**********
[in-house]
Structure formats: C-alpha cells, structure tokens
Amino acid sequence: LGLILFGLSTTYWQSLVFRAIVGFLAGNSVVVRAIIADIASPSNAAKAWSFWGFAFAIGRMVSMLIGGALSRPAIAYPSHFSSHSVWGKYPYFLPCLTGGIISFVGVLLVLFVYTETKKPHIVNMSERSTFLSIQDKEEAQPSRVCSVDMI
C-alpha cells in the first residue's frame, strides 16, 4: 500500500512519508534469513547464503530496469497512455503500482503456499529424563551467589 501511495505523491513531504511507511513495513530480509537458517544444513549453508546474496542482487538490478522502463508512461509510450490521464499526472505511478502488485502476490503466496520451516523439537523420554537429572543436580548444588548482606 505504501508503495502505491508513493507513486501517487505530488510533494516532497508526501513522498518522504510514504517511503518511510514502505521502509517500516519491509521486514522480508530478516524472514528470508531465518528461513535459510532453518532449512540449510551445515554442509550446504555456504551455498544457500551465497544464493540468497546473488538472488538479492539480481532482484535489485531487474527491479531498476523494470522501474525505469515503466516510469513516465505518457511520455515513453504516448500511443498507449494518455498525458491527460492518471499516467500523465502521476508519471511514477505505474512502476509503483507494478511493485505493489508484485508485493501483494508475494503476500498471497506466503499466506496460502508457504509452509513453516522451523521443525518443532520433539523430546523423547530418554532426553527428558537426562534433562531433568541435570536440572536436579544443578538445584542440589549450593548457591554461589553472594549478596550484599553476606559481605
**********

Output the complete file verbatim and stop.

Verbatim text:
[in-house]
Structure formats: C-alpha cells, structure tokens
Amino acid sequence: LGLILFGLSTTYWQSLVFRAIVGFLAGNSVVVRAIIADIASPSNAAKAWSFWGFAFAIGRMVSMLIGGALSRPAIAYPSHFSSHSVWGKYPYFLPCLTGGIISFVGVLLVLFVYTETKKPHIVNMSERSTFLSIQDKEEAQPSRVCSVDMI
C-alpha cells in the first residue's frame, strides 16, 4: 500500500512519508534469513547464503530496469497512455503500482503456499529424563551467589 501511495505523491513531504511507511513495513530480509537458517544444513549453508546474496542482487538490478522502463508512461509510450490521464499526472505511478502488485502476490503466496520451516523439537523420554537429572543436580548444588548482606 505504501508503495502505491508513493507513486501517487505530488510533494516532497508526501513522498518522504510514504517511503518511510514502505521502509517500516519491509521486514522480508530478516524472514528470508531465518528461513535459510532453518532449512540449510551445515554442509550446504555456504551455498544457500551465497544464493540468497546473488538472488538479492539480481532482484535489485531487474527491479531498476523494470522501474525505469515503466516510469513516465505518457511520455515513453504516448500511443498507449494518455498525458491527460492518471499516467500523465502521476508519471511514477505505474512502476509503483507494478511493485505493489508484485508485493501483494508475494503476500498471497506466503499466506496460502508457504509452509513453516522451523521443525518443532520433539523430546523423547530418554532426553527428558537426562534433562531433568541435570536440572536436579544443578538445584542440589549450593548457591554461589553472594549478596550484599553476606559481605